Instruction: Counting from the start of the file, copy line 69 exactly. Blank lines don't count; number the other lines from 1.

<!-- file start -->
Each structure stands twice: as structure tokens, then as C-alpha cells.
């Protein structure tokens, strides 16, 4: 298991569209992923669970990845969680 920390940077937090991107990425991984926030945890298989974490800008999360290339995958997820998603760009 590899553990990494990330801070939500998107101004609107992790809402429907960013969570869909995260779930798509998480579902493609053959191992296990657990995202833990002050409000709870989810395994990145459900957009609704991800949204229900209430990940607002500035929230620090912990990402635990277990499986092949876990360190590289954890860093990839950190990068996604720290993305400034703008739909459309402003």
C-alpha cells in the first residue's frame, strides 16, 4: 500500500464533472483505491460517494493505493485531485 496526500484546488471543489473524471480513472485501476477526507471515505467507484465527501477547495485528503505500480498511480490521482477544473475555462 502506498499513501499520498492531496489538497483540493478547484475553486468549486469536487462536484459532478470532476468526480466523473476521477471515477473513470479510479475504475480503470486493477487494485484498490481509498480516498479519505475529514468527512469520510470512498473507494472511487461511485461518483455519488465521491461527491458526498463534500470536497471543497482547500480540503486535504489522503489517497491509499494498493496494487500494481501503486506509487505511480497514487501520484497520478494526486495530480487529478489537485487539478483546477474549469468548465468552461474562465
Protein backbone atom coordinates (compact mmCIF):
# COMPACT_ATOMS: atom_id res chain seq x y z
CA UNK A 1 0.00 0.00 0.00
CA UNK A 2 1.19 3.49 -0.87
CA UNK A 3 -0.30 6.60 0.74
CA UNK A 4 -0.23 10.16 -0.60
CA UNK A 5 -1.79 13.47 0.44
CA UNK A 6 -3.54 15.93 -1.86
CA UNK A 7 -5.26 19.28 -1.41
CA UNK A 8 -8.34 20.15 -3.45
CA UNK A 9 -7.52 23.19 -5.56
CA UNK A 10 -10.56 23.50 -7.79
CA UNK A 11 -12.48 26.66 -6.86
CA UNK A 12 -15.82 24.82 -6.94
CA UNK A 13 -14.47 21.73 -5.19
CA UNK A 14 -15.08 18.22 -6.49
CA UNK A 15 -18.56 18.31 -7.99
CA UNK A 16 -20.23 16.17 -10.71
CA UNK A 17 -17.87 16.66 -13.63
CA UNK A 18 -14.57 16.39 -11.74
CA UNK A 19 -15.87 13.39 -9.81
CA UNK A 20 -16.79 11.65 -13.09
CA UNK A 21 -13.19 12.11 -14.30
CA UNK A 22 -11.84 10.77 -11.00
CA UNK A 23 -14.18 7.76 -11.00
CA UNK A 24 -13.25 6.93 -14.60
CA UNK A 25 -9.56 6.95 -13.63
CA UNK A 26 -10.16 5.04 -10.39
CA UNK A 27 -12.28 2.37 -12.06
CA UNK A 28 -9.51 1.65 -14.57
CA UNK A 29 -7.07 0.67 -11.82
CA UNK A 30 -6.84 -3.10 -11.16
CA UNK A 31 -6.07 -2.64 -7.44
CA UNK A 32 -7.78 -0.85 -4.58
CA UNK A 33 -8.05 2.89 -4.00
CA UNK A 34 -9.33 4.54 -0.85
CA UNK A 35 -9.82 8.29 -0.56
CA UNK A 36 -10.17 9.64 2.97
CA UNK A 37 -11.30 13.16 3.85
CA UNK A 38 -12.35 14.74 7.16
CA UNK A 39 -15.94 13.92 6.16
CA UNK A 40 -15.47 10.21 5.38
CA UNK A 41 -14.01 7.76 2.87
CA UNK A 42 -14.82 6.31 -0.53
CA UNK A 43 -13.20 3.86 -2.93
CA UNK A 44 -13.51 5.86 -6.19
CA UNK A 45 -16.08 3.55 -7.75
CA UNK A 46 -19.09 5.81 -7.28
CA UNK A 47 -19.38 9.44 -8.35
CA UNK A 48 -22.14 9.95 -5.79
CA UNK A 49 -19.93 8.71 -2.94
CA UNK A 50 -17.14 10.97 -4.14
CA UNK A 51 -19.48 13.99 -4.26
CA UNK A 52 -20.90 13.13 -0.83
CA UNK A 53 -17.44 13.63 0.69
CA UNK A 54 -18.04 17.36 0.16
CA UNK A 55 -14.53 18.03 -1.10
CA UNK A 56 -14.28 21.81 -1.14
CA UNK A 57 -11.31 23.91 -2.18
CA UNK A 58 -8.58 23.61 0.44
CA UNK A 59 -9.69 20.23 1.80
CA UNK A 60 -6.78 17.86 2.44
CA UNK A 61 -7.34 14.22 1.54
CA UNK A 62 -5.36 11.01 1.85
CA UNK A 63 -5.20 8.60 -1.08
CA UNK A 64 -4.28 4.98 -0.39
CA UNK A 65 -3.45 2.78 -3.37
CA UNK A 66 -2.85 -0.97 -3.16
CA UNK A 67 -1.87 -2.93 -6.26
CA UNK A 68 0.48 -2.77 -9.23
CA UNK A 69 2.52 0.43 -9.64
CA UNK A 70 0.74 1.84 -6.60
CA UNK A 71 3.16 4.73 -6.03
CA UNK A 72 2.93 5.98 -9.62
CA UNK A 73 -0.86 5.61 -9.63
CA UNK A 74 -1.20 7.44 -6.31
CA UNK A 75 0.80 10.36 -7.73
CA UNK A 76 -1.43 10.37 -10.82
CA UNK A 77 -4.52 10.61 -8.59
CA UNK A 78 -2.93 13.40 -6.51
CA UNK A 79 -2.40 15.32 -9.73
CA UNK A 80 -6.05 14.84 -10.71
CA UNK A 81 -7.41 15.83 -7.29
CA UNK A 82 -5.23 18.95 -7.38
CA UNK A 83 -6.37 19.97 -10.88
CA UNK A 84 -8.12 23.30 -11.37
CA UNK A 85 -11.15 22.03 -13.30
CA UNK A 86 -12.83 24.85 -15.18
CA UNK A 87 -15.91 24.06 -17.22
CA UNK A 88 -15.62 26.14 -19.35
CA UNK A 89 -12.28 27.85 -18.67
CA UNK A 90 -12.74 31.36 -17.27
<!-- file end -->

CA UNK A 64 -4.28 4.98 -0.39